Eating scrambled eggs in prison is like a punishment.
Photo illustration by Teresa Tauchi (Source: Depositphotos)

Prison is a scary place. A dark place full of violence, drugs and manipulation. It’s a place where your life can go to hell fast. But there is one thing that I dread much more than any of that. 

Scrambled eggs.

I didn’t always fear the classic breakfast food. That’s something I attribute to my prison experience, where a cherished childhood meal and memory has turned into a daily nightmare.

Growing up, my mom would wake me for school at the crack of dawn. She would tell me to get up and eat breakfast. I always protested, and always relented, skipping teeth-brushing to eat breakfast as soon as possible.

Mom served our food on paper plates (when you have four kids, it’s logical). Each morning, I’d gobble down a meal of buttered toast, little sausages, fluffy scrambled eggs and a big glass of milk. I can still smell the toast and sausages. I would always put Tabasco sauce on my eggs, and my dad would get mad at me and say, “That’s mine.” 

Back then, I didn’t realize how lucky I was to go to school on a full stomach. Even when I was older and would get breakfast with friends after a long night, I would order the same food my mom used to make.

When I first got the “Grand Slam” tray in prison, I thought, “Hell yes!” Two soft pancakes with a packet of California Prison Industry Authority syrup, a little sausage, scrambled eggs and a small, cold carton of milk. I used to look forward to this breakfast every Sunday. 

Other times, trays consisted of cereal, beans, yogurt or coffee cake, but there was always scrambled eggs. Even in prison, the eggs reminded me of my mom. 

But as time passed, the trays became increasingly pathetic. They still always included scrambled eggs, but the poor taste of the eggs overpowered my nostalgia. The ritual of scrambled eggs for breakfast was sullied.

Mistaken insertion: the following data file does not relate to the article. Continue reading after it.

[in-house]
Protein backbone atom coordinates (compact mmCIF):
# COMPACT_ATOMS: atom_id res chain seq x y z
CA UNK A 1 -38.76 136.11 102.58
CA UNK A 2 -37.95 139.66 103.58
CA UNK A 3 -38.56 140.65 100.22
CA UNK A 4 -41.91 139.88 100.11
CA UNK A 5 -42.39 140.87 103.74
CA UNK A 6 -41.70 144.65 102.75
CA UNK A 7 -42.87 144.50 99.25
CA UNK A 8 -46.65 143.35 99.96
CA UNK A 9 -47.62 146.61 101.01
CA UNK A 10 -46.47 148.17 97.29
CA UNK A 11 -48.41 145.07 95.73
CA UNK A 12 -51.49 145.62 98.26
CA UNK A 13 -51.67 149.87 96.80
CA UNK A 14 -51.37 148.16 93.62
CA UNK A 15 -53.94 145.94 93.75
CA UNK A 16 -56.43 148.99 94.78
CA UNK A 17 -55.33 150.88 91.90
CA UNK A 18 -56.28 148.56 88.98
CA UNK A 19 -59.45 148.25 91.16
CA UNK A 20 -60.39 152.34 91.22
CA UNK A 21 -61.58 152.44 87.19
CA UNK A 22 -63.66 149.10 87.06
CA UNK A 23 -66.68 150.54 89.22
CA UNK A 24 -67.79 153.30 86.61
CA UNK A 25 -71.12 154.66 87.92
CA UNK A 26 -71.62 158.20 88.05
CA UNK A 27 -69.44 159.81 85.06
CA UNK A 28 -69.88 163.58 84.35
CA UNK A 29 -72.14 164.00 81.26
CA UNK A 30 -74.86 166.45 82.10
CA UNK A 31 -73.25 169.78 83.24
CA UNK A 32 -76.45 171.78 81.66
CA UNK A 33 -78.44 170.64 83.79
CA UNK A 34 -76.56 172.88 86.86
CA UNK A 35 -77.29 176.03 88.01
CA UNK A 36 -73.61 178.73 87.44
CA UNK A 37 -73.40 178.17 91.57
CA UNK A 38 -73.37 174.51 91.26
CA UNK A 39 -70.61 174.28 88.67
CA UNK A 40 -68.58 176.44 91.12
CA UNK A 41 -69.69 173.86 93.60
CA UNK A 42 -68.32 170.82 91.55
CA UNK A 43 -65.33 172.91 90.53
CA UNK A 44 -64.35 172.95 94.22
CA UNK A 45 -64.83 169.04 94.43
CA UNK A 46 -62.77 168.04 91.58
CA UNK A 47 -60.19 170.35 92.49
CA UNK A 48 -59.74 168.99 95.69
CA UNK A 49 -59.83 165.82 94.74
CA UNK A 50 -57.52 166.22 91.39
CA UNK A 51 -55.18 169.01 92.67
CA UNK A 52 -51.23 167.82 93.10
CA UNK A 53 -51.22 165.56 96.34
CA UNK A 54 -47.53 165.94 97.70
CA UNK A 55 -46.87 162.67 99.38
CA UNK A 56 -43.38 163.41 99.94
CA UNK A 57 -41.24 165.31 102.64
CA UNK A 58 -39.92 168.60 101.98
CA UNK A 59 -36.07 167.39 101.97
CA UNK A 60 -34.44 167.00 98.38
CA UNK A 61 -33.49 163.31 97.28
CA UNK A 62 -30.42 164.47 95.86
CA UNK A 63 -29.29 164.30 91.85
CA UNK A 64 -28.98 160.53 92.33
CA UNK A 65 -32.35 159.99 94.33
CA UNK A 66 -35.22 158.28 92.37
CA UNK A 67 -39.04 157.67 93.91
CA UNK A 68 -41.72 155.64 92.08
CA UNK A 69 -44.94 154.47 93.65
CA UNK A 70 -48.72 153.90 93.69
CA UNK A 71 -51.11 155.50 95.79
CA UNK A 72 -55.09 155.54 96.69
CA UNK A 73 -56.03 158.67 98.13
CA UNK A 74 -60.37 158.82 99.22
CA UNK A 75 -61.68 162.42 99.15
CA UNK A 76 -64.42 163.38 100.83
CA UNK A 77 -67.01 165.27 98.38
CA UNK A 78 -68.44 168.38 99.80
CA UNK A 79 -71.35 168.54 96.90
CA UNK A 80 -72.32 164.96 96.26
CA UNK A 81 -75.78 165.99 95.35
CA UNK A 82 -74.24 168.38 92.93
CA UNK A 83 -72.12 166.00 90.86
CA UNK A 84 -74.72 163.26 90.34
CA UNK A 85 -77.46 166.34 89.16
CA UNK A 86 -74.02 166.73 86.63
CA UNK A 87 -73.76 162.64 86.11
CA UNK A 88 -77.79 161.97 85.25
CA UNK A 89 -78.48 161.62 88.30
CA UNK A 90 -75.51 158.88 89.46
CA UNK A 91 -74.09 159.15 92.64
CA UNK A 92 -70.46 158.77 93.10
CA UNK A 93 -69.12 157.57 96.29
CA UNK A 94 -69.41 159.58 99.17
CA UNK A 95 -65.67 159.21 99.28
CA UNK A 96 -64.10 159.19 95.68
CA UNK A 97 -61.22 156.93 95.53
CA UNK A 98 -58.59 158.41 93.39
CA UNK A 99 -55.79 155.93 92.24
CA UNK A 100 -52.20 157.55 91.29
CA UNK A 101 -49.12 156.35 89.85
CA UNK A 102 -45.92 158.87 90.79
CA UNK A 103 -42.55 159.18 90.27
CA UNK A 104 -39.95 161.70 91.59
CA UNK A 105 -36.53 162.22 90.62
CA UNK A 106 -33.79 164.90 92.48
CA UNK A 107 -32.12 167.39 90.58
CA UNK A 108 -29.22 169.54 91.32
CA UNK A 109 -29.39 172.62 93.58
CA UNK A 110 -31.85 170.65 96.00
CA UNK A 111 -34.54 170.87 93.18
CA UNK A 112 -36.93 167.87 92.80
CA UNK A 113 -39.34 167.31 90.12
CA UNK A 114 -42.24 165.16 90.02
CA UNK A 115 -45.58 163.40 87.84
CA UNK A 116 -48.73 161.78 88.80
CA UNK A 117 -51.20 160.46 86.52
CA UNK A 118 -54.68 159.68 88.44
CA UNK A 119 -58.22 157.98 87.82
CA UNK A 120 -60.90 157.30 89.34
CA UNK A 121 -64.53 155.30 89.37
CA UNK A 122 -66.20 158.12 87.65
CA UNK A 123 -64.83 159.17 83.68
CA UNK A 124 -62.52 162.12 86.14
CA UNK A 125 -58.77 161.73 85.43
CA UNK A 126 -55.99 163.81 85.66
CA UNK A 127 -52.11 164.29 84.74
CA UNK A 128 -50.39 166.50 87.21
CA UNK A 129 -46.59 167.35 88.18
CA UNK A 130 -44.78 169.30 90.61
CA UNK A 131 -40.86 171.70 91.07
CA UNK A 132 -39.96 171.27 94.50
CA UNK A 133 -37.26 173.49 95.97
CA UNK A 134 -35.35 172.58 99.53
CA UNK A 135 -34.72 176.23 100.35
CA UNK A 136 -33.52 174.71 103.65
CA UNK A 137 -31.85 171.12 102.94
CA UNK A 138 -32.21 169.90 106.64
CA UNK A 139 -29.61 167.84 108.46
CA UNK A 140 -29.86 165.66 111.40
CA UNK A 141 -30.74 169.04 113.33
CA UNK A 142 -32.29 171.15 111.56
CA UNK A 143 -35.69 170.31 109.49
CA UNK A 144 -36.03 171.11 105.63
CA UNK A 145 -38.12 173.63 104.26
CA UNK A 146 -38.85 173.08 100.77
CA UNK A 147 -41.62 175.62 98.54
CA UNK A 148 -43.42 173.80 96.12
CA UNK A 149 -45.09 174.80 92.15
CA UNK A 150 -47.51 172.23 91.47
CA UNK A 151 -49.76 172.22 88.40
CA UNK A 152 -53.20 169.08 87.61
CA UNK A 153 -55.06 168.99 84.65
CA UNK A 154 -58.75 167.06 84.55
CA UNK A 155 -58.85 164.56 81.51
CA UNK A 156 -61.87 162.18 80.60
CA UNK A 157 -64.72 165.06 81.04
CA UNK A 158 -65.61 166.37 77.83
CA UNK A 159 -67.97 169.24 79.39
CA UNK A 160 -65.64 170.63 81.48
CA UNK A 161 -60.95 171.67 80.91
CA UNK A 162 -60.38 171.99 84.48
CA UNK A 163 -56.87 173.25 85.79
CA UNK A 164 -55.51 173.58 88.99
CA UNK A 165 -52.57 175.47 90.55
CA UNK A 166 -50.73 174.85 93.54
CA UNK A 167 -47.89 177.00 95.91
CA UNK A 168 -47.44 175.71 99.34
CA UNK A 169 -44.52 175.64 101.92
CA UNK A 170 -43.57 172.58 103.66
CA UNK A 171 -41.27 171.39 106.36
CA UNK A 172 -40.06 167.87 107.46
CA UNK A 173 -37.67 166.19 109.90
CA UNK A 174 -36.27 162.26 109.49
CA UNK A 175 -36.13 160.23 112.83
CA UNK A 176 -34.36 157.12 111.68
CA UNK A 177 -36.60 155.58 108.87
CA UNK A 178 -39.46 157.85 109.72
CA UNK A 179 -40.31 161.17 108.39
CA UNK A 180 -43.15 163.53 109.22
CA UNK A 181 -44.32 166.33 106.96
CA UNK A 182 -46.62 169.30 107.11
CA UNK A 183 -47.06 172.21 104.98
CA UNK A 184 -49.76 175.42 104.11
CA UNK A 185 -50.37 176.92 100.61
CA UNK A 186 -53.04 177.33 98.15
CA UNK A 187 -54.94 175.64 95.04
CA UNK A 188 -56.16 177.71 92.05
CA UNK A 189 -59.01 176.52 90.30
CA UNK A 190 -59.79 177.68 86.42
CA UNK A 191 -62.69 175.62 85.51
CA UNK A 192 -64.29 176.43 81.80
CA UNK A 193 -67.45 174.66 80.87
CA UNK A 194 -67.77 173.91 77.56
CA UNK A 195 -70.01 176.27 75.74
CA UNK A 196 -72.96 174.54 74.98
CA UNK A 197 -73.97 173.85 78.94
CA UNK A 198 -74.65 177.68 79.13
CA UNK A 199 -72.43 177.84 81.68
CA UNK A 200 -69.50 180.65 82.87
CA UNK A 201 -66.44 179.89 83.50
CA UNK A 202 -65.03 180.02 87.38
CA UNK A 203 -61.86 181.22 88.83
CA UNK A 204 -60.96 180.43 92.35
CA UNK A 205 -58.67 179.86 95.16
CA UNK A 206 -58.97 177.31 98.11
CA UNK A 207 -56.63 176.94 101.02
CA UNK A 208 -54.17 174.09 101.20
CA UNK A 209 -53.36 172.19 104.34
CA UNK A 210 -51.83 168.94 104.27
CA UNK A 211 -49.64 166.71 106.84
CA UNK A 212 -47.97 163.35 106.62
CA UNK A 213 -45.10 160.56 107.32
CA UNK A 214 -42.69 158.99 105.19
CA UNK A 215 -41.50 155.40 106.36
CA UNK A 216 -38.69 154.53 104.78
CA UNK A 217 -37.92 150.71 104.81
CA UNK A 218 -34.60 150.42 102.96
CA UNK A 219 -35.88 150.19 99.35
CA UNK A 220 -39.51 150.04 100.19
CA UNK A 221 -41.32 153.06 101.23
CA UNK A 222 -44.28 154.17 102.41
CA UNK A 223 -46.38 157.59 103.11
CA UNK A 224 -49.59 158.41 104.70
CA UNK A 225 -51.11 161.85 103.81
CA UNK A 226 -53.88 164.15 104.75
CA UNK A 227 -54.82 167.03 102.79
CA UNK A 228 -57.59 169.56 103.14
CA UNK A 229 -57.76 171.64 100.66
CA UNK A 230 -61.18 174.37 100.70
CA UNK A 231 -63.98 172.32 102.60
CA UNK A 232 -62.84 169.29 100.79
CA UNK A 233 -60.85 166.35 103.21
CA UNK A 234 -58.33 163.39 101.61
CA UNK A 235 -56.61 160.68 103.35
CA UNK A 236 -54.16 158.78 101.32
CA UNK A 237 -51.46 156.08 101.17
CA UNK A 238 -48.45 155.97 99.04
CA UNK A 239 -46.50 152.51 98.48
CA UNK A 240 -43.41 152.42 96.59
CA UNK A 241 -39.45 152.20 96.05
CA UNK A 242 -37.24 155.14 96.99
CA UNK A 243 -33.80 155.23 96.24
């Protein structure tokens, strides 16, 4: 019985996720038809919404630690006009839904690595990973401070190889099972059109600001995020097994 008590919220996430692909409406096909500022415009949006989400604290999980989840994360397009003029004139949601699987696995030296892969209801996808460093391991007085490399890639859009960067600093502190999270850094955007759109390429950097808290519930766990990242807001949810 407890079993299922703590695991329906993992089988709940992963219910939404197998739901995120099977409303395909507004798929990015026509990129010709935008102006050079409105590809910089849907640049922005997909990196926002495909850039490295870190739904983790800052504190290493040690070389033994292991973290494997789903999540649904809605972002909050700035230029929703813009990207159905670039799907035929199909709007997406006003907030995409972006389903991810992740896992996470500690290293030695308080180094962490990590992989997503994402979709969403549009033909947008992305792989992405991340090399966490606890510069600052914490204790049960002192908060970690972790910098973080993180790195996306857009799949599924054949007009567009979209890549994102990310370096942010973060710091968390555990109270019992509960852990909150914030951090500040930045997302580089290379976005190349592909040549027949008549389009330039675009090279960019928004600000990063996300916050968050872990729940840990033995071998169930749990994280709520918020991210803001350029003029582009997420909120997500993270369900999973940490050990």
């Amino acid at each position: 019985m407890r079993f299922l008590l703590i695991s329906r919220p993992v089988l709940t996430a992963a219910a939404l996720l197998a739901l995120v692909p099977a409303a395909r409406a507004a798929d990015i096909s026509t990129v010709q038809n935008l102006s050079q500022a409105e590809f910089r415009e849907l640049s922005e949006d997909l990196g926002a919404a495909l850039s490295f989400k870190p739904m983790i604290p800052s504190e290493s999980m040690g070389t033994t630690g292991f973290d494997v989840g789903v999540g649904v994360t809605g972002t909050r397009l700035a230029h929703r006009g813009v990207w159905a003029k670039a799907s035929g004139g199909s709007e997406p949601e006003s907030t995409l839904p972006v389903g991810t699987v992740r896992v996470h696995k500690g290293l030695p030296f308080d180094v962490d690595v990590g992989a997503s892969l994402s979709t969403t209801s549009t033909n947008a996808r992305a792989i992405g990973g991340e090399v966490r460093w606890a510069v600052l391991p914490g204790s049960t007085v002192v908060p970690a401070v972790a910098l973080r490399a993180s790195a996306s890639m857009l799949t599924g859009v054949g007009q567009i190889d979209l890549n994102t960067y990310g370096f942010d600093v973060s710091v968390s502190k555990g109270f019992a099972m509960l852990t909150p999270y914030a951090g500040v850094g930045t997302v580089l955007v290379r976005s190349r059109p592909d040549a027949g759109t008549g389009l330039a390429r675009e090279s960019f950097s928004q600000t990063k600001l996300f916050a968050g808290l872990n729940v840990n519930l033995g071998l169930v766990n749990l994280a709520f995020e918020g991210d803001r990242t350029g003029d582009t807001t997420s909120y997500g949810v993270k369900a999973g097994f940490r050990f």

In prison, the administration tries to jazz up the scrambled eggs. Sometimes they add bell peppers or some kind of meat they’ve referred to as chorizo. Often they add onions that make the eggs smell terrible. No matter the recipe, scrambled eggs always taste like dirty prison water. 

For years, I ate prison scrambled eggs, powered by ritual, memories and hunger. Now I just throw them in the trash. 

Over the last six years, many things have changed in the California prison system. Prison sentence structures have been reformed. Electronic tablets are now filled with music and movies. The state has strengthened protections for LGBTQ people. And we now get 75 minutes of free phone time every two weeks. 

But one thing has stayed the same. It will never change no matter how much they try to cloak it with disguises. Scrambled eggs are here to punish me. I am forced to look at them every morning, knowing tomorrow will be the same. They are a constant reminder of how prison breaks you down. 

Now, when I think back to those mornings with my family at the kitchen table, the smell of little sausages filling the house, a glass of milk too big for my tiny hands, and the paper plate with mom’s fluffy scrambled eggs on it, I gag.

Disclaimer: The views in this article are those of the author. Prison Journalism Project has verified the writer’s identity and basic facts such as the names of institutions mentioned.

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Ian Shaw

Ian Shaw is a writer of morbid or horror poetry and short stories and is currently working on self-publishing a collection of his writings. He is incarcerated in California, and publishes under a pen name because he feels that his incarceration hurts his chances of being a successful writer.